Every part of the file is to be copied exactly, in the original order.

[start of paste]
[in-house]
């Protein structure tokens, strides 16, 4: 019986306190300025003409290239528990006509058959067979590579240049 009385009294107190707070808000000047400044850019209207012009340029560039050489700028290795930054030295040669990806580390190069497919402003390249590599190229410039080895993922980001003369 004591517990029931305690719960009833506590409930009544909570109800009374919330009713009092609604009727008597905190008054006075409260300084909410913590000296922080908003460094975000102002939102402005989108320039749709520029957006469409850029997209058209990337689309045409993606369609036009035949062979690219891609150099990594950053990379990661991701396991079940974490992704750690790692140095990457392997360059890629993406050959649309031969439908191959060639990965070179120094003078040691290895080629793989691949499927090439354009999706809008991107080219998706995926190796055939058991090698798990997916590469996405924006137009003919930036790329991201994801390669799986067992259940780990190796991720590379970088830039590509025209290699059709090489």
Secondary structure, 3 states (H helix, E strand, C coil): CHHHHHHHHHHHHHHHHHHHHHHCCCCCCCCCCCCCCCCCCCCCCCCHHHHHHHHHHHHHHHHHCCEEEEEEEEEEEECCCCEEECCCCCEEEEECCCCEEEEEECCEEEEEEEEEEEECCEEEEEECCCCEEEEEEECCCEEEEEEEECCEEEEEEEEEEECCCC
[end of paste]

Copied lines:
[in-house]
């Protein structure tokens, strides 16, 4: 019986306190300025003409290239528990006509058959067979590579240049 009385009294107190707070808000000047400044850019209207012009340029560039050489700028290795930054030295040669990806580390190069497919402003390249590599190229410039080895993922980001003369 004591517990029931305690719960009833506590409930009544909570109800009374919330009713009092609604009727008597905190008054006075409260300084909410913590000296922080908003460094975000102002939102402005989108320039749709520029957006469409850029997209058209990337689309045409993606369609036009035949062979690219891609150099990594950053990379990661991701396991079940974490992704750690790692140095990457392997360059890629993406050959649309031969439908191959060639990965070179120094003078040691290895080629793989691949499927090439354009999706809008991107080219998706995926190796055939058991090698798990997916590469996405924006137009003919930036790329991201994801390669799986067992259940780990190796991720590379970088830039590509025209290699059709090489």
Secondary structure, 3 states (H helix, E strand, C coil): CHHHHHHHHHHHHHHHHHHHHHHCCCCCCCCCCCCCCCCCCCCCCCCHHHHHHHHHHHHHHHHHCCEEEEEEEEEEEECCCCEEECCCCCEEEEECCCCEEEEEECCEEEEEEEEEEEECCEEEEEECCCCEEEEEEECCCEEEEEEEECCEEEEEEEEEEECCCC